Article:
Twenty elite youth soccer players had their activity profile, in a sea-level (SL) and 2 altitude (Alt, 1600 m, d 4, and d 6) matches, measured with a global positioning system. Measures expressed in meters per minute of match time were total distance, low- and high-velocity running (LoVR, 0.01–4.16 m/s; HiVR, 4.17–10.0 m/s), and frequency of maximal accelerations (>2.78 m/s2). The peak and subsequent stanza for each measure were identified and a transient fatigue index calculated. Mean heart rate (HR) during the final minute of a submaximal running task (5 min, 11 km/h) was recorded at SL and for 10 d at Alt. Differences were determined between SL and Alt using percentage change and effect-size (ES) statistic with 90% confidence intervals.
Mean HR almost certainly increased on d 1 (5.4%, ES 1.01 ± 0.35) and remained probably elevated on both d 2 (ES 0.42 ± 0.31) and d3 (ES 0.30 ± 0.25), returning to baseline at d 5. Total distance was almost certainly lower than SL (ES –0.76 ± 0.37) at d 4 and remained probably reduced on d 6 (ES –0.42 ± 0.36). HiVR probably decreased at d 4 vs SL (–0.47 ± 0.59), with no clear effect of altitude at d 6 (–0.08 ± 0.41). Transient fatigue in matches was evident at SL and Alt, with a possibly greater decrement at Alt.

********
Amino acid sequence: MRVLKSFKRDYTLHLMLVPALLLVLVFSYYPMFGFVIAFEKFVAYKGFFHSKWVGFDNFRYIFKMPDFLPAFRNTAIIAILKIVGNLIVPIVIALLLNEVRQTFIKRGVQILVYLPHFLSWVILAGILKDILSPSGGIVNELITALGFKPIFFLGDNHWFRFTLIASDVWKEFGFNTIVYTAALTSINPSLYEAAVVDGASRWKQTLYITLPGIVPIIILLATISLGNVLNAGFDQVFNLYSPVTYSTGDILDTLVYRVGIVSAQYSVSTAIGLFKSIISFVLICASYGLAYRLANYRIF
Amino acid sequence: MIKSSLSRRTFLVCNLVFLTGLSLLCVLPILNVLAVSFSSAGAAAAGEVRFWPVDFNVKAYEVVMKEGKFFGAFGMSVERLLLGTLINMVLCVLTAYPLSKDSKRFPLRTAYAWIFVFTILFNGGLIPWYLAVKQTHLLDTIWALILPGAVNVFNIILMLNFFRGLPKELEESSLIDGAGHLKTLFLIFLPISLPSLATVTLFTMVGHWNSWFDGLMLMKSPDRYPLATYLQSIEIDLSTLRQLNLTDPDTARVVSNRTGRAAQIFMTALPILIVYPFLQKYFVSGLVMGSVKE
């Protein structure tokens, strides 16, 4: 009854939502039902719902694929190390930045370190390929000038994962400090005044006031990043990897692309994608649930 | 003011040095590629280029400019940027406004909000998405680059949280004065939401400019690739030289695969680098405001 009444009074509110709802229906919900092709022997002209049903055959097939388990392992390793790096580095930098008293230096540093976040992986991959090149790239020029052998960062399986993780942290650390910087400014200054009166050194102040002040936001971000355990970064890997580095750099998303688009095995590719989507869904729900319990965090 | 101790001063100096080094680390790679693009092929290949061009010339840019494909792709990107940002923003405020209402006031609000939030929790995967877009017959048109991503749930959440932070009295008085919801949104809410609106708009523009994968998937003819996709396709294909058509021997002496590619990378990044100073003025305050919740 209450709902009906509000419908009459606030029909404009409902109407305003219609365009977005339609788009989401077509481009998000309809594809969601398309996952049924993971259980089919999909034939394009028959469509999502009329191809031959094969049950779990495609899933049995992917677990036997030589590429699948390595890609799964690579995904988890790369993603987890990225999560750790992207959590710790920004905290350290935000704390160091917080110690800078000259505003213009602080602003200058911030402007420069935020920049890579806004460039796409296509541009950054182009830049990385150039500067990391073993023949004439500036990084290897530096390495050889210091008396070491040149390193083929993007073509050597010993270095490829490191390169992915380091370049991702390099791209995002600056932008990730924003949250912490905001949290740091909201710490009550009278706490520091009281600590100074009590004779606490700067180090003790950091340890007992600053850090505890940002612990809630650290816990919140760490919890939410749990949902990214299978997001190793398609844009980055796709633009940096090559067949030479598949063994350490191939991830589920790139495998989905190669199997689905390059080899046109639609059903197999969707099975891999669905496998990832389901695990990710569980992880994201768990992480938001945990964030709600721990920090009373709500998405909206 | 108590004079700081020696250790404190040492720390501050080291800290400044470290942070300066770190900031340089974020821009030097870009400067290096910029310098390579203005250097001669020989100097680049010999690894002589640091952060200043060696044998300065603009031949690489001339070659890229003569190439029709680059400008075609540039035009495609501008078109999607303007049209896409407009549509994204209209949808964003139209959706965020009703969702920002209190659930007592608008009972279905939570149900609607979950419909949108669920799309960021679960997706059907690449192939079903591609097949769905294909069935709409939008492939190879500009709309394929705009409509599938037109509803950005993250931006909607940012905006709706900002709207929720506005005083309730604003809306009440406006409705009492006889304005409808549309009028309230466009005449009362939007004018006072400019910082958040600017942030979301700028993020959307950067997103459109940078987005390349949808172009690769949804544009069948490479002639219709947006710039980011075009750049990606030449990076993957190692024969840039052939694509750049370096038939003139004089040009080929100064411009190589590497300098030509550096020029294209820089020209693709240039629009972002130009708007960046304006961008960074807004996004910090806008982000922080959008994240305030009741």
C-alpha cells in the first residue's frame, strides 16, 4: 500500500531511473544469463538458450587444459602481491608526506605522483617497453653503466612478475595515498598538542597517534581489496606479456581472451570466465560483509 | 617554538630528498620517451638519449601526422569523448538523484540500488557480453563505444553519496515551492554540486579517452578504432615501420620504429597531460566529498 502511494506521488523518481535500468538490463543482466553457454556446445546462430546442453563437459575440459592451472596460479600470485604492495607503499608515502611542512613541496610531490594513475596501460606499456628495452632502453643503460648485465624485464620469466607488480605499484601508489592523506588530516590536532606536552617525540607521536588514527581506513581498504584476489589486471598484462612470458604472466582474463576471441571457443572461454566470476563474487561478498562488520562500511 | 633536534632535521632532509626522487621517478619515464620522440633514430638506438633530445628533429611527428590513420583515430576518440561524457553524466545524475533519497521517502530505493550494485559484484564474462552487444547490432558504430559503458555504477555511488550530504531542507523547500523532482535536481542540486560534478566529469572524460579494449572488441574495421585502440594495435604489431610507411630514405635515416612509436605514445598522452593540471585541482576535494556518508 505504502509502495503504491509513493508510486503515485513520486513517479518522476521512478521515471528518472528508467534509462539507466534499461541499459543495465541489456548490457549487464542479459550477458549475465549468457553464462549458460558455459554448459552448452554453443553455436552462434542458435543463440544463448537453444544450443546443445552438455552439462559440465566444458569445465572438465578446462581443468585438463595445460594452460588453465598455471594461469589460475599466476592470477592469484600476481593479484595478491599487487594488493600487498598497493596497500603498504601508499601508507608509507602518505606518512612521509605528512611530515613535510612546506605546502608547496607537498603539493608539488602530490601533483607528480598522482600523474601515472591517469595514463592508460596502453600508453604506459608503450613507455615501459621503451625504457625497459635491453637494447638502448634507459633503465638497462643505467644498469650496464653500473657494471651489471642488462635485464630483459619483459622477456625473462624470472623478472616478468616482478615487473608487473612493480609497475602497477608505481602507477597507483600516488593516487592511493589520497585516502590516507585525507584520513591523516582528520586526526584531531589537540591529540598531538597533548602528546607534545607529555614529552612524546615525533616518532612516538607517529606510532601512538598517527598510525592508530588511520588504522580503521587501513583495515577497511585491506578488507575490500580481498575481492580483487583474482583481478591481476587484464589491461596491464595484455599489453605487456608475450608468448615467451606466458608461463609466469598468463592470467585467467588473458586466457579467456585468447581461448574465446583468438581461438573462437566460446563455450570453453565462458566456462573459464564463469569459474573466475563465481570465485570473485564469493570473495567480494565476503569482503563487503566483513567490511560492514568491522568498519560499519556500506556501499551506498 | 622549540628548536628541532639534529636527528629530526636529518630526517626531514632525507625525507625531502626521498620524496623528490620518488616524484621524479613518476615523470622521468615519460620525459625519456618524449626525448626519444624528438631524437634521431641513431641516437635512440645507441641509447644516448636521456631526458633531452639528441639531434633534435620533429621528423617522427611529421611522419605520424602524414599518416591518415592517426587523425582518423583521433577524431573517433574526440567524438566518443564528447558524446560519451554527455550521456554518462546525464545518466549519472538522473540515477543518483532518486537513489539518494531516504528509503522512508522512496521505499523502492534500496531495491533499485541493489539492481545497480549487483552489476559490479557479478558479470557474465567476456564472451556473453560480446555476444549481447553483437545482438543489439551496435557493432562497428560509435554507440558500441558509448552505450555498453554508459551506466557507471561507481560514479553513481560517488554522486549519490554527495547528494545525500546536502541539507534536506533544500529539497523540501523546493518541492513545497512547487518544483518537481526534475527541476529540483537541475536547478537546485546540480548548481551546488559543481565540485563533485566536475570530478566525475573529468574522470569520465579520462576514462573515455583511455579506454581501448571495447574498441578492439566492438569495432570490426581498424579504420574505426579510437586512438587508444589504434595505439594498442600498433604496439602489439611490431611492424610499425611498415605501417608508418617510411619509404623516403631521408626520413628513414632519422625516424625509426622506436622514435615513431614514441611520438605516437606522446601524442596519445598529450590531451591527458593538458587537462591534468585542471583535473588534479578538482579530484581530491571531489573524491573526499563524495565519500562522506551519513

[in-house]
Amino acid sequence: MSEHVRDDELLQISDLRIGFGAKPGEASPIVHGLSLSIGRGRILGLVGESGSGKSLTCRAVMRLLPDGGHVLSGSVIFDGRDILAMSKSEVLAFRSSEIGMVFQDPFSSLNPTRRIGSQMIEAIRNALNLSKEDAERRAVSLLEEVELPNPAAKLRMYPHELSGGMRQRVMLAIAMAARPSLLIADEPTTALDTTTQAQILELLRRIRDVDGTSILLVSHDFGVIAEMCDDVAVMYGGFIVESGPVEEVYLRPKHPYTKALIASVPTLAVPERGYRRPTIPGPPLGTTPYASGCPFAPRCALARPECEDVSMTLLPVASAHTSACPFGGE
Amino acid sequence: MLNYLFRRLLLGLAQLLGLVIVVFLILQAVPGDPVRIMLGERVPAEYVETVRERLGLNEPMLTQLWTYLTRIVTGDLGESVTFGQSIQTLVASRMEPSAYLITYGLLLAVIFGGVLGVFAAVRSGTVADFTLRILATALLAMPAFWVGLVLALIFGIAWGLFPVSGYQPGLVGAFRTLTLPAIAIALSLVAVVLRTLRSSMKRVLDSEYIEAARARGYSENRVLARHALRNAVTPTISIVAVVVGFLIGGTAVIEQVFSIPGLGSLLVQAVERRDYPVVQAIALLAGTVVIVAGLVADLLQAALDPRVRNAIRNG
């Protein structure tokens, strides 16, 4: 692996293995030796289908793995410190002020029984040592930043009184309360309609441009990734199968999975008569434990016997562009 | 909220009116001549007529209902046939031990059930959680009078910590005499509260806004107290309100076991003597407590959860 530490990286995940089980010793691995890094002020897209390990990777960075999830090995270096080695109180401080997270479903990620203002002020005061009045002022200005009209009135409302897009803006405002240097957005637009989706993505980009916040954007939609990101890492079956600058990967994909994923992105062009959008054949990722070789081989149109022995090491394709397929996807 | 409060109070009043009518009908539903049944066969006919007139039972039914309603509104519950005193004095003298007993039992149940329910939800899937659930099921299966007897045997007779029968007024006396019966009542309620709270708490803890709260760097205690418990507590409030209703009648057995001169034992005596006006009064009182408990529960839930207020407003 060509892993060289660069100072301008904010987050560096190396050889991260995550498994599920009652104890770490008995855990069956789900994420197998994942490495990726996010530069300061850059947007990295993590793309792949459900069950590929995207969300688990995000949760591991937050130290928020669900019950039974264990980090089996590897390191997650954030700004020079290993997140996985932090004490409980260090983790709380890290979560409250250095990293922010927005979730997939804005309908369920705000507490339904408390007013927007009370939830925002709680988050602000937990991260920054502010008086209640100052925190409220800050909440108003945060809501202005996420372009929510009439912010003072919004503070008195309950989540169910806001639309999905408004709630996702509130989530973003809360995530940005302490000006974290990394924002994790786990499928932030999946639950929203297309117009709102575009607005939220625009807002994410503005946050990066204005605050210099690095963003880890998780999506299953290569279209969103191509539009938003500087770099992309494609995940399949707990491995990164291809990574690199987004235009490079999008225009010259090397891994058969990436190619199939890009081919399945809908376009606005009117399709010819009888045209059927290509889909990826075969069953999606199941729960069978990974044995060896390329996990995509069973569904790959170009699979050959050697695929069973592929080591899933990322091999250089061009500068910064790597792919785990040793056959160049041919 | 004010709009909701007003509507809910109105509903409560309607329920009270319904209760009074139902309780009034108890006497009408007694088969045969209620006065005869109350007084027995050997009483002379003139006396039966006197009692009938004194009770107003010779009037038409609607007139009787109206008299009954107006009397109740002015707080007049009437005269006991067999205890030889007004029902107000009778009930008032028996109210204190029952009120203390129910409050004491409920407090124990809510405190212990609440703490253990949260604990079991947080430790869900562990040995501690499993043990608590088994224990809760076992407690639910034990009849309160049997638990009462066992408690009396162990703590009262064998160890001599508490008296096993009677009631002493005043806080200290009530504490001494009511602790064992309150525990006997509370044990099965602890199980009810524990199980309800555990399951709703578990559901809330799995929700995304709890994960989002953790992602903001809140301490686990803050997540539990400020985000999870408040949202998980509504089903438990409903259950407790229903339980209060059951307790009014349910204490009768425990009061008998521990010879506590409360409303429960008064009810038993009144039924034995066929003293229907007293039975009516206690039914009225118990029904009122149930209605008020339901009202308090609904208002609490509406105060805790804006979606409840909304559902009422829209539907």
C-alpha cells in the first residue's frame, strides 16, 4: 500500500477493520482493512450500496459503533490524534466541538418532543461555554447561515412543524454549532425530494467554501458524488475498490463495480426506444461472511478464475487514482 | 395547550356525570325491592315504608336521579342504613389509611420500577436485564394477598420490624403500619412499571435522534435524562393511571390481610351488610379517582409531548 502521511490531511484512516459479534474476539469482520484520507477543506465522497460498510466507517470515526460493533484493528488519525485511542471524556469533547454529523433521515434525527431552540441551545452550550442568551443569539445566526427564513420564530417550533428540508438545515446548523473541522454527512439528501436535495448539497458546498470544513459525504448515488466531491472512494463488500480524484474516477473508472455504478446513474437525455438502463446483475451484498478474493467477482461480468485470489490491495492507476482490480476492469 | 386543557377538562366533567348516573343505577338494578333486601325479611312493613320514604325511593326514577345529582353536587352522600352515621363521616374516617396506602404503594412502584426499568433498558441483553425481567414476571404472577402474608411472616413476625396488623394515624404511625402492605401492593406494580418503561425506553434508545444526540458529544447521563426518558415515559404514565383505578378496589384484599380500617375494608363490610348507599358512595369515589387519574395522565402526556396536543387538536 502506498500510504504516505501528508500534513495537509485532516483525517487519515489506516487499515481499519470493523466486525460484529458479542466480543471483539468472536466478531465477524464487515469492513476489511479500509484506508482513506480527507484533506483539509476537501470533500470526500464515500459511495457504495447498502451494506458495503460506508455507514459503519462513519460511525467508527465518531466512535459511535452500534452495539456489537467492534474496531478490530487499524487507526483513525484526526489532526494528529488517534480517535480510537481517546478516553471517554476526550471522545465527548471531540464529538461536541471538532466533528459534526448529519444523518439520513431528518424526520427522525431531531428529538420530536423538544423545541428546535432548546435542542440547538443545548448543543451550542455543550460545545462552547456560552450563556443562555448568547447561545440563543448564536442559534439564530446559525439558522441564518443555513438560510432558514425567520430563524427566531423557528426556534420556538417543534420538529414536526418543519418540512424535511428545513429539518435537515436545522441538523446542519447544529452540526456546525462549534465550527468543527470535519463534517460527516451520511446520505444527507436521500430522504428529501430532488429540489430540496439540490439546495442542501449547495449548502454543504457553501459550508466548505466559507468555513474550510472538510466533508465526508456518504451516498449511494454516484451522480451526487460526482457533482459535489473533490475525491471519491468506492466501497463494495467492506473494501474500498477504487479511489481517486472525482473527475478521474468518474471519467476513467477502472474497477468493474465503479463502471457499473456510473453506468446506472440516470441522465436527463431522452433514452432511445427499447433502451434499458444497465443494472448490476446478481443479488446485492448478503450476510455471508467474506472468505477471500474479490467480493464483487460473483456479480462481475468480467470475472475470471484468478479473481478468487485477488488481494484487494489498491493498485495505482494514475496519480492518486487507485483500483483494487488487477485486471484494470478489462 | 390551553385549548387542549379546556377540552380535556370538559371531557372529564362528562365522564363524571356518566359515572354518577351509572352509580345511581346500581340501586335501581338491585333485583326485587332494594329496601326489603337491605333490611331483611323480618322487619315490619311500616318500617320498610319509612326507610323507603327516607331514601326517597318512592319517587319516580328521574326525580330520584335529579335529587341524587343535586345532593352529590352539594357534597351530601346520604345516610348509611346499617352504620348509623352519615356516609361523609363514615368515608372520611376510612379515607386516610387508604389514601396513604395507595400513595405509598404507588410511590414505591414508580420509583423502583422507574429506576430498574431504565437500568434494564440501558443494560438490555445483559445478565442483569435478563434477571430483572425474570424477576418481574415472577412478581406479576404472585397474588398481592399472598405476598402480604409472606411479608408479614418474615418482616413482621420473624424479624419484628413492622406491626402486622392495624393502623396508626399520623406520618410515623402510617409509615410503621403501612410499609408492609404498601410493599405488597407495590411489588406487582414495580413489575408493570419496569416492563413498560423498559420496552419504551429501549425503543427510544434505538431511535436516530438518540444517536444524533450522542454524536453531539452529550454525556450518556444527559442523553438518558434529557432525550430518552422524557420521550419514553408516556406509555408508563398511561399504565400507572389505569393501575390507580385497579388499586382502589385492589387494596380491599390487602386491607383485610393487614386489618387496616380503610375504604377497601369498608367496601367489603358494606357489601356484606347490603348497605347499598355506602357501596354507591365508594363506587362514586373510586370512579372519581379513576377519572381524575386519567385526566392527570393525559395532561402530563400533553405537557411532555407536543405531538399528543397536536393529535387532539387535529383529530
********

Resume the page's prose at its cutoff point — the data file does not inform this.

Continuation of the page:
Despite some physiological adaptation, match running performance of youth soccer players is compromised for at least 6 d at low altitude.
Paul S.R. Goods, Brian T. Dawson, Grant J. Landers, Christopher J. Gore, and Peter Peeling
This study aimed to assess the impact of 3 heights of simulated altitude exposure on repeat-sprint performance in teamsport athletes.
Ten trained male team-sport athletes completed 3 sets of repeated sprints (9 × 4 s) on a nonmotorized treadmill at sea level and at simulated altitudes of 2000, 3000, and 4000 m. Participants completed 4 trials in a random order over 4 wk, with mean power output (MPO), peak power output (PPO), blood lactate concentration (Bla), and oxygen saturation (SaO2) recorded after each set.